Thursday was district meeting in the morning, before we helped with a move. The Sheffields had lived in the same house for 50 years, and had done nothing but collect incredibly fragile pieces of glass and china dishware, dolls, and knickknacks that entire time. We had 8 missionaries there doing nothing but packing boxes, and we still didn't even get halfway through. Then, we had dinner before going to visit Bro. Harpster. He is 80, and incredibly busy. He owns three companies, ranging from catfish to algae to diesel fuel. He has a 1957 thunderbird in stock condition! 

On Friday, we had weekly planning, then a lesson with Mike. Unfortunately, the missionaries we were going to be teaching it with were half an hour late, so we just let them take it while we went to our next appointment. Then, we went back to the Sheffields for more packing. We had even more missionaries than Thursday, but still didn't finish. Their garage was nearly full with box after box, most of which were marked "fragile." Then, we had dinner, then visited Bro. Openshaw, and had correlation meeting. We now plan on having a big ward event for members to invite their friends to, but it's going to be in a few months and we still have next to no details.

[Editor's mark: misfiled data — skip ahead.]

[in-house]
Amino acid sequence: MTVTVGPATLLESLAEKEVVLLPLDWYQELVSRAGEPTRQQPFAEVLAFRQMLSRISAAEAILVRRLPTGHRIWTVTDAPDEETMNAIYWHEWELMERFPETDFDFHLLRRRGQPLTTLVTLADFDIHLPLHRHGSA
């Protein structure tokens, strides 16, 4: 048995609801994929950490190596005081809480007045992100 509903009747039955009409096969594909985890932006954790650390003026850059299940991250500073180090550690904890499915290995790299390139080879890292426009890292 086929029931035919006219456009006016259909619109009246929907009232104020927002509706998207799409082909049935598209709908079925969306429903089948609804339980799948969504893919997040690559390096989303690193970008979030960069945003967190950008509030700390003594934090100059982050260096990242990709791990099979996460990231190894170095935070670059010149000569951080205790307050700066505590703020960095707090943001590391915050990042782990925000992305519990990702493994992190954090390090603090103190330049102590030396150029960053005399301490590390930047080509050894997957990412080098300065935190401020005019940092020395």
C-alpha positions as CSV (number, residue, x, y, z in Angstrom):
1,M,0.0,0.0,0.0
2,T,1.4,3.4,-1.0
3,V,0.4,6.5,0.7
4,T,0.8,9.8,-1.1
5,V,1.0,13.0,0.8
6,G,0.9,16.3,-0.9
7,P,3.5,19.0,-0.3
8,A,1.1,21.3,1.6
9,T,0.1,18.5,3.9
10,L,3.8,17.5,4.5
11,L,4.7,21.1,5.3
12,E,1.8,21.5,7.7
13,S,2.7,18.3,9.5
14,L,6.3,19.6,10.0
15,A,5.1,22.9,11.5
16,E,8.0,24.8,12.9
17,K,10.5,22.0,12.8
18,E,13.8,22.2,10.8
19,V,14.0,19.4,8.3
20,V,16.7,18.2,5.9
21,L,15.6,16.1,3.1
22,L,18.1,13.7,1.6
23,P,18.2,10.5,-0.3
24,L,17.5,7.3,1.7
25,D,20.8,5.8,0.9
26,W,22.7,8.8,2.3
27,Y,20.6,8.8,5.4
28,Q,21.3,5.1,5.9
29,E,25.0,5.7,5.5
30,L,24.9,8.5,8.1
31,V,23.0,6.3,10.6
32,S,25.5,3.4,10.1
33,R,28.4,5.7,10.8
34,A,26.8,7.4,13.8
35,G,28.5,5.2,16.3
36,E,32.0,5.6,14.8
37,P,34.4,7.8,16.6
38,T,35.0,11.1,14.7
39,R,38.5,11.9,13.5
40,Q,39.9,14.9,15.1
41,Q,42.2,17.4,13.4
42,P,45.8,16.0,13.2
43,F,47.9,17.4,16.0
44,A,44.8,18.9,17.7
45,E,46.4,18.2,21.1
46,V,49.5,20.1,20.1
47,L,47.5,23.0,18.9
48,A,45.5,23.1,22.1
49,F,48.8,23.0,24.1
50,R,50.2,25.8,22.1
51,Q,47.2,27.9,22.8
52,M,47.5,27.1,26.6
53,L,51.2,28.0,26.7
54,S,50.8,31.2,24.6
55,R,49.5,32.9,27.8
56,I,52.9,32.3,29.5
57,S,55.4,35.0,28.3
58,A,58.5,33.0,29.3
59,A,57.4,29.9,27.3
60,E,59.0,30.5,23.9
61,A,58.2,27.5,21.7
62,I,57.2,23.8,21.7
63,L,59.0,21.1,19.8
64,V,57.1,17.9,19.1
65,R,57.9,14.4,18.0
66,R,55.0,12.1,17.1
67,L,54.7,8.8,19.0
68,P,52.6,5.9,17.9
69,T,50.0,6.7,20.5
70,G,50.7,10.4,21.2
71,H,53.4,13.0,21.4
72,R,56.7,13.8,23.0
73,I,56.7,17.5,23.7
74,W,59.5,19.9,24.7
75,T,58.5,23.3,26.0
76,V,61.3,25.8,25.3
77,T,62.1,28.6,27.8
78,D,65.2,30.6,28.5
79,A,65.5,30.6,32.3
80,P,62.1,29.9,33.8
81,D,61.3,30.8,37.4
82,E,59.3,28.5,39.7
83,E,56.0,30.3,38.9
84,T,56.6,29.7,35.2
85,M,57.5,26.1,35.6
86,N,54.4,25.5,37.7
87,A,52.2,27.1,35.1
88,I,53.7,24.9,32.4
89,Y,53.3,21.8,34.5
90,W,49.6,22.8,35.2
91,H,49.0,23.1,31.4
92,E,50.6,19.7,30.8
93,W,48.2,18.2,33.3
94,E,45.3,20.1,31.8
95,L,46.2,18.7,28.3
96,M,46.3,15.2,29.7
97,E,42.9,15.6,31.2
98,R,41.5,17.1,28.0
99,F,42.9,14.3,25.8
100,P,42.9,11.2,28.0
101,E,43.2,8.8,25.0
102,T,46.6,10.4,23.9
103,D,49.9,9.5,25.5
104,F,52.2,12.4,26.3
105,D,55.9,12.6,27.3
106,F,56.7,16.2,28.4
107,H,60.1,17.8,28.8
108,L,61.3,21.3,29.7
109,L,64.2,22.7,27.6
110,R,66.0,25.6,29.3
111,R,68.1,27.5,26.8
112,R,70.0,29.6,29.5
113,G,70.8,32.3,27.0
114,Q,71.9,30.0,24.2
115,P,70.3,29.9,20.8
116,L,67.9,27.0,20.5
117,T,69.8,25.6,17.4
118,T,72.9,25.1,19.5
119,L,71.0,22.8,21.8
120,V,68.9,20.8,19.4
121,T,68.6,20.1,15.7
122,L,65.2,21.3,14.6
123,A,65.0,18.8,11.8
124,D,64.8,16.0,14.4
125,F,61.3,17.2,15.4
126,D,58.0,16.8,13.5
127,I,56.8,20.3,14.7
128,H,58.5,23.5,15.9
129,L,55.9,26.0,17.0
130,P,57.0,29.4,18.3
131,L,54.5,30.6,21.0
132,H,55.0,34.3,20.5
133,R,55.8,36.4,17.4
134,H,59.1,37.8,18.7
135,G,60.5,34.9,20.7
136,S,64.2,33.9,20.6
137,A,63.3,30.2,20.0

We did a lot more service on Saturday. First, we went over to the Orlands, and weeded, moved aa cabinet, put some stuff in an attic, and did some miscellaneous jobs like that. Then, we went over to the Sheffields again for more packing. After that, we had a very early dinner, and had a lesson with Emily again. This time, we went over the baptismal interview questions. We did this while sitting in the church parking lot, because no one had their house available late on Saturday night, with no notice, for whatever reason. What's a social life, again? :)